Almost two months ago I started learning Chinese. I had been thinking about investing more time into learning a language for a while. The options were to either improve my Polish or learn Japanese together with James. But then I watched this talk on TED. Martin Jaques makes a very convincing case for how grossly people in the West, especially Europeans, underestimate how importance and power is shifting away from them towards China. The Chinese know much more about us than we know about them. The talk left me with the feeling that soon a large part of the internet will be in Chinese. Computer translation will not be really usable yet for quite some time, so the only way to keep full access to important and interesting information will be to learn Chinese. I decided to learn Chinese the day after watching the talk. This talk has been the most influential for me so far of all TED talks.

I enrolled in the Chinese course of the Volkshochschule (adult education program) in Spandau. We meet each Wednesday in a group of about ten people. It is a bit like school, so progress is slow, but it is fun. What I found much more effective are Michel Thomas audiobooks. You don’t listen to the books passively, but interact quite intensely all the time. After a brief explanation of some vocabulary and patterns for how to express something in Chinese, you are given an English sentence to translate. You are supposed to pause the audiobook and speak the translation out loud (or not so loud, if you are doing it on the train as I did). Then you unpause and listen to the correct translation. This gives you remarkable results in an incredible short period of time in generating Chinese sentences. It does not, however, improve listening comprehension. After going through all the available Michel Thomas audiobooks, I can translate “I want to go to school tomorrow because my Chinese teacher is interesting”, but I have a very hard time understanding anything in Chinese, even if it is said slowly and I know all the words.

I used to think Mandarin Chinese is the most difficult language in the world. Some parts of it are difficult, others are not. It is probably not the most difficult language to learn. The first pleasant surprise was that the grammar is really, really simple. After two months I haven’t seen all of the Chinese grammar yet, but for now it seems to me that it is far simpler than that of any other language I know, including English. It seems to be on one end of the complexity spectrum, with Polish comfortably sitting on the other, anchored by its seven or so grammatical cases.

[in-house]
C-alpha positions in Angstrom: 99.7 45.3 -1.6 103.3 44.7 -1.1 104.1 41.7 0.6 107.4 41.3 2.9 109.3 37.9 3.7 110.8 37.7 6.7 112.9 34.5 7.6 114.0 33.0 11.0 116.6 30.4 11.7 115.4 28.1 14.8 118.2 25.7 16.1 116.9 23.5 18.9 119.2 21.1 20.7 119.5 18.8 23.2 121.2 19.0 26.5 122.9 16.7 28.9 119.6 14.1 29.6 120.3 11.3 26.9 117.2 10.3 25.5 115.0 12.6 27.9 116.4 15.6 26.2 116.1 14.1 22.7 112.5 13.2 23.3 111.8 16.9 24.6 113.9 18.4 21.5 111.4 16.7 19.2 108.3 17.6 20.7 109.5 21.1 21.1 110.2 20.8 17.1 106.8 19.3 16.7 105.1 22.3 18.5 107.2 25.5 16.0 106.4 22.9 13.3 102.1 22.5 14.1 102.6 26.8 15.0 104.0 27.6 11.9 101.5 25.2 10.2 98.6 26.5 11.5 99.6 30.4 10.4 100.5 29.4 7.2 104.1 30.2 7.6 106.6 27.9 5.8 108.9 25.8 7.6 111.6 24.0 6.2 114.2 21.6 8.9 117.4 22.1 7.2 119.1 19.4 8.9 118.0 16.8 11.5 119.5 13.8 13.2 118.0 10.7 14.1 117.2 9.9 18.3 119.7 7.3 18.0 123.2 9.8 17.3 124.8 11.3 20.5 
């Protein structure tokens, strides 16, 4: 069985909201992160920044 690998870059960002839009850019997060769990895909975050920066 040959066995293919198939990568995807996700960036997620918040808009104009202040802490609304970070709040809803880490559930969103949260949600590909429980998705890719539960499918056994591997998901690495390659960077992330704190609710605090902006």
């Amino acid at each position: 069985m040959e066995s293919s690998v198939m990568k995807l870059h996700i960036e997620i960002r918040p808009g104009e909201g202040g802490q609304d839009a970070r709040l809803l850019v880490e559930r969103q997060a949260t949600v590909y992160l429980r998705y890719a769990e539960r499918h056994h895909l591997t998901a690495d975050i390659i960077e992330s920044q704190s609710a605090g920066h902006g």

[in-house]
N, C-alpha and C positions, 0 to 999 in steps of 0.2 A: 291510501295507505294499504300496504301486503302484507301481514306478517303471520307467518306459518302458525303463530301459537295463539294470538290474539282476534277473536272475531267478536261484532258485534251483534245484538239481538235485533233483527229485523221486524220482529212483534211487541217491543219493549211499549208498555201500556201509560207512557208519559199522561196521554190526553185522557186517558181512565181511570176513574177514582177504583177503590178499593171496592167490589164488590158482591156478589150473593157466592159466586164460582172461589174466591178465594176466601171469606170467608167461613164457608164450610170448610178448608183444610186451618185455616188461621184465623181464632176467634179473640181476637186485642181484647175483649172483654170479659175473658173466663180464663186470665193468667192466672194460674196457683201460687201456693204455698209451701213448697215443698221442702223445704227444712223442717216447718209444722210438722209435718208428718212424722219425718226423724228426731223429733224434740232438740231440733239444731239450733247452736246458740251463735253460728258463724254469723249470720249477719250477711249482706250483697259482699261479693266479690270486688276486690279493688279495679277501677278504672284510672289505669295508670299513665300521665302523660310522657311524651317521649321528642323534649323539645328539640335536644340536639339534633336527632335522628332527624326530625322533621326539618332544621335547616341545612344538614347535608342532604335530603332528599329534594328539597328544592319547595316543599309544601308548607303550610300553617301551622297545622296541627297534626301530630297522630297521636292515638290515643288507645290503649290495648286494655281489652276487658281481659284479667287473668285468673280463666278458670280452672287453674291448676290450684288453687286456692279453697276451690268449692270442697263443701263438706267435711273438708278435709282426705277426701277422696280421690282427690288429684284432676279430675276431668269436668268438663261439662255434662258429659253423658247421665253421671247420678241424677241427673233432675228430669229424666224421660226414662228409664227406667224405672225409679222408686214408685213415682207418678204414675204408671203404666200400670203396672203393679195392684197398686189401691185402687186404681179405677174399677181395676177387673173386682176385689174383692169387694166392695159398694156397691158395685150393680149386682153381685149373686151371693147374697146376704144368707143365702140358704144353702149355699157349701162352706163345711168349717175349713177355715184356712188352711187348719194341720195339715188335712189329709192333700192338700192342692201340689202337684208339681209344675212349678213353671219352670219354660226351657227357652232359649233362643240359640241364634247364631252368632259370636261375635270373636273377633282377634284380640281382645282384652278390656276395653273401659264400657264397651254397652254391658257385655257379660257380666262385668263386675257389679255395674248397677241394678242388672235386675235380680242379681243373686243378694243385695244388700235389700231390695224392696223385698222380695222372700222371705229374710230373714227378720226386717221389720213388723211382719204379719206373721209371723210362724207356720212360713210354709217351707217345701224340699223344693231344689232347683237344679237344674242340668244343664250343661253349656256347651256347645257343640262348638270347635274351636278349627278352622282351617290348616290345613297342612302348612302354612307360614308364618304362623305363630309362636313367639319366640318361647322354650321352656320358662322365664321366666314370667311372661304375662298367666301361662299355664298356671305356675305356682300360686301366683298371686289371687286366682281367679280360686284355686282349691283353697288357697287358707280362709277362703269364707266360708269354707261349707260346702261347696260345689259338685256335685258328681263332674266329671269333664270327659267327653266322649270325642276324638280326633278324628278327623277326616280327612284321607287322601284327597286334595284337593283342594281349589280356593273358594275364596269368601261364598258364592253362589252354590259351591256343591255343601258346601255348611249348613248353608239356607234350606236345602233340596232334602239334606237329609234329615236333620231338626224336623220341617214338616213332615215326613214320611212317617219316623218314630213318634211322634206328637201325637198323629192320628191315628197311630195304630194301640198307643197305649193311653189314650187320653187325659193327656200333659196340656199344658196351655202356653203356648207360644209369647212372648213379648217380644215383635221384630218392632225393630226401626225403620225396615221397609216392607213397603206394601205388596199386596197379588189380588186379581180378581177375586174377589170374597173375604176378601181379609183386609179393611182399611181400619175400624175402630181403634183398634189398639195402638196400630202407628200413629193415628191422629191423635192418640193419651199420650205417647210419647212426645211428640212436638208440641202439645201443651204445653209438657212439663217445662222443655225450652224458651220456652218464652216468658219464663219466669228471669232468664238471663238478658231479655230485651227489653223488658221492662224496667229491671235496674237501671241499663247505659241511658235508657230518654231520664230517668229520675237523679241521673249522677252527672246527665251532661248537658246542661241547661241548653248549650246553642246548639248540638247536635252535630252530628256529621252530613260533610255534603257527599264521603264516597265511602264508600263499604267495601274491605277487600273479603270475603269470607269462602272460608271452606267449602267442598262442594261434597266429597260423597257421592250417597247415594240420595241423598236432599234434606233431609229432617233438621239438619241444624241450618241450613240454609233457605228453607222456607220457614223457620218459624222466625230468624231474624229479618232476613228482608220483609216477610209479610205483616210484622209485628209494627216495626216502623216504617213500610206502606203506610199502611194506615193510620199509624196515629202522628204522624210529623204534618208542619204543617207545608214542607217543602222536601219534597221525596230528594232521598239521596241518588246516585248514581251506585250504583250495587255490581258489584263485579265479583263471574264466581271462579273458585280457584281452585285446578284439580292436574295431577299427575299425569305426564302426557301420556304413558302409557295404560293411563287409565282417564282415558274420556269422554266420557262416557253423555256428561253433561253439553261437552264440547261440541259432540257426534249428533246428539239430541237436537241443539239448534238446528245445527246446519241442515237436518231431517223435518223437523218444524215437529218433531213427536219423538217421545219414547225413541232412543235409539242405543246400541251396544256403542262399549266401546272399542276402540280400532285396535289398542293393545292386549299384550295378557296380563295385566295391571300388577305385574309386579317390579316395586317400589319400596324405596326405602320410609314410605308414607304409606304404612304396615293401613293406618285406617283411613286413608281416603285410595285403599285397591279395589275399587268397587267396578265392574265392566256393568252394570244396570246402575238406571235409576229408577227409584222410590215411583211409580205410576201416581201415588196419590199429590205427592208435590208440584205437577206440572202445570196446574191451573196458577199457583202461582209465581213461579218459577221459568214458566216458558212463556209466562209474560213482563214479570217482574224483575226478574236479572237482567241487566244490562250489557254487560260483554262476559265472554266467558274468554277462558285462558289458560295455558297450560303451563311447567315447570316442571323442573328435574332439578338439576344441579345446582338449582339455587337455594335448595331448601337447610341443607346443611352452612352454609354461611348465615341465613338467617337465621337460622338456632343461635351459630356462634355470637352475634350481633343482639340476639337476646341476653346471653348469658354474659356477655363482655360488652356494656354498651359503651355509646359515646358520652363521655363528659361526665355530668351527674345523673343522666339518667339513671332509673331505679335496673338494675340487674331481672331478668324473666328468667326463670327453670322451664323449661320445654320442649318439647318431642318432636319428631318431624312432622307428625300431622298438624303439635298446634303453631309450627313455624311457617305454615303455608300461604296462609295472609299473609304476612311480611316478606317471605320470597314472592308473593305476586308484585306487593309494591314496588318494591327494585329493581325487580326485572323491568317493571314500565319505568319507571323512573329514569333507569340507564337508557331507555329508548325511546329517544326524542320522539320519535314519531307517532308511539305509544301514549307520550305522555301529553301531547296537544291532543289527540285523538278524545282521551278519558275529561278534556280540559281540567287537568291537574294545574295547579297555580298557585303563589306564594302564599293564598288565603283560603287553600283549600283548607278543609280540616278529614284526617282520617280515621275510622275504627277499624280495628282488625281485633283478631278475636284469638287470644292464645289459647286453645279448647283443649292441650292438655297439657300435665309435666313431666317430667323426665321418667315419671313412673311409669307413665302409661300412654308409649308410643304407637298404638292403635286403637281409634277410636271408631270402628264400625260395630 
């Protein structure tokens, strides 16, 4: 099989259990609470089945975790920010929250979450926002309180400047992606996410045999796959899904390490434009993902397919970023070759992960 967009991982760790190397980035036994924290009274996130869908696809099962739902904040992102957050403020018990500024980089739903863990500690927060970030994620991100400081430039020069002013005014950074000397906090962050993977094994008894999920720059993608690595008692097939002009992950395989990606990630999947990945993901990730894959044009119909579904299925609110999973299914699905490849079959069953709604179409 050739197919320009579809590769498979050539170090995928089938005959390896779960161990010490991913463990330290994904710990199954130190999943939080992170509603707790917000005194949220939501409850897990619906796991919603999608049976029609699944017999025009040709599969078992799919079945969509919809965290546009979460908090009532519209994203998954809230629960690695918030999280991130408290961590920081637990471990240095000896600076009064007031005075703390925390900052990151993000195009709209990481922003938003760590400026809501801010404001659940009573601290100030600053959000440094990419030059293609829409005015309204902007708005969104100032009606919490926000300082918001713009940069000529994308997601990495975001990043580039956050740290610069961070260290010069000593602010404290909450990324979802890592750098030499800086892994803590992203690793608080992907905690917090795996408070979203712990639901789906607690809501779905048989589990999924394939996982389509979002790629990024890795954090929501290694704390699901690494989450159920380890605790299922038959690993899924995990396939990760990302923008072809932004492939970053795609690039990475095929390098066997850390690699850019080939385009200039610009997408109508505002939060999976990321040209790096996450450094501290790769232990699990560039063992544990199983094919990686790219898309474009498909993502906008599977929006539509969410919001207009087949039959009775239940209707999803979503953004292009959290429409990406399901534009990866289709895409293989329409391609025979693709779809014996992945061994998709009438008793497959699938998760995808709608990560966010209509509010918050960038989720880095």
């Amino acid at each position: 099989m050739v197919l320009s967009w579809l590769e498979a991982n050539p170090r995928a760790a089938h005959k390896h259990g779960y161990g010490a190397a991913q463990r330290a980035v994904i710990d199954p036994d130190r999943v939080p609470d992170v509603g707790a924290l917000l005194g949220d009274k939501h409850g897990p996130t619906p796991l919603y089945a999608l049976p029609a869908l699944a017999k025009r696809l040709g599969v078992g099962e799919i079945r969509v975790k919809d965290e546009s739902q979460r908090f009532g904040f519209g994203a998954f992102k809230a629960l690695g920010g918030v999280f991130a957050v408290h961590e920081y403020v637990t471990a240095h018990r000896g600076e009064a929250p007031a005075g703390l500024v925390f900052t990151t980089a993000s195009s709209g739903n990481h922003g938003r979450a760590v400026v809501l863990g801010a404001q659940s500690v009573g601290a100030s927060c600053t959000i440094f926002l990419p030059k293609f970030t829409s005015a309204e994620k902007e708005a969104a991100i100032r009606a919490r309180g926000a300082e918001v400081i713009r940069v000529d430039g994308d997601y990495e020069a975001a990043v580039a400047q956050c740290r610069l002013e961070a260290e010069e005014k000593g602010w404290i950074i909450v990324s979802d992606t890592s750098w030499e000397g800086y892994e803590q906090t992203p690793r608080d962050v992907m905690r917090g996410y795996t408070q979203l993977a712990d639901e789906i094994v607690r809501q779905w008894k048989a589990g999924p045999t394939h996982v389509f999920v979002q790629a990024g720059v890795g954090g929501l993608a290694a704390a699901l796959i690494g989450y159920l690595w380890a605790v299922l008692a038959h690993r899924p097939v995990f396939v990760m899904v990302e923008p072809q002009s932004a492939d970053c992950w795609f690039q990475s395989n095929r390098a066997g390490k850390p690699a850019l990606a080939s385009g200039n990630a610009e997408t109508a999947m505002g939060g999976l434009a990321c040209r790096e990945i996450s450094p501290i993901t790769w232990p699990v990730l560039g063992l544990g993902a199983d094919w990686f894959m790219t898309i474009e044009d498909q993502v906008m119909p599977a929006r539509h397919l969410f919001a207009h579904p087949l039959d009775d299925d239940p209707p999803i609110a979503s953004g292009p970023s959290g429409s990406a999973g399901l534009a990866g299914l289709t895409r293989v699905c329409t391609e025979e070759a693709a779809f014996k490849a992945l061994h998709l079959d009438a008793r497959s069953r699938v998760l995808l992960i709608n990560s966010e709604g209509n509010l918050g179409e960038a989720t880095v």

But there are difficult parts, of course. The reputation of being the most difficult language to learn must stem from somewhere, after all. Chinese is a tonal language. This means that a word’s meaning depends on what intonation you pronounce it with. “ai” with a falling intonation means “to love”. “ai” with a falling and then rising intonation means “small”. A different intonation changes the meaning completely, so it is important to get it right. You not only have to learn what “letters” (in the Romanized form) a word consists of, but also which of five possible intonations it uses. Chinese needs intonations because it has a much more limited number of possible syllables than Western languages. Even with intonations, which increase the number of syllables fivefold, there are still many words that have the same pronunciation, but different meaning and written character. “ta” can mean “he”, “she”, or “it”, and you would write a different character for each.

The other difficult part of Chinese is the writing system. There are thousands of different characters, and in most cases a character tells you nothing about how it is pronounced. The meaning however can sometimes be guessed from the components; complex characters consist of simpler ones, and the meaning of the complex character has something to do with the meaning of the simpler ones in relation to each other. For example, the character for “good” consists of the character for “woman” and the character for “child”. The combination of characters for concrete concepts is used to symbolize abstract concepts. That is actually an interesting way of looking at the world, and I must admit it is fun to analyze new characters and find out what they are made of.

The Chinese tried to move towards Romanization of their writing system a few decades ago. It hasn’t succeeded fully, and I actually wonder whether in future the Chinese character system or something like it might even replace the Western Romanized writing systems. The current input method for written language, the keyboard, seems to favor Romanized writing, but I can imagine that once computing devices will offer more advanced input methods like gesture recognition, a sign-based language might be far quicker to write in than a letter-based one. So writing today is probably still faster for Western languages, but I think Chinese is more efficient to read: you can absorb more information in the same time reading Chinese than reading a Western language. I wonder whether this has something to do with vocalization: in speed-reading courses you are told that by simply reading the words without mentally vocalizing them (saying them in your head), you can read faster. At one point I even contemplated whether I should learn the Chinese writing system first without the verbal part, so I would definitely not vocalize anything when reading.

I decided to learn both the writing and the speaking at the same time, the way they normally teach it. I want to write iPhone apps that help me on my way to the mastery of the Chinese language. The first app I wrote is a pronunciation trainer. One of the next blog entries will be about that.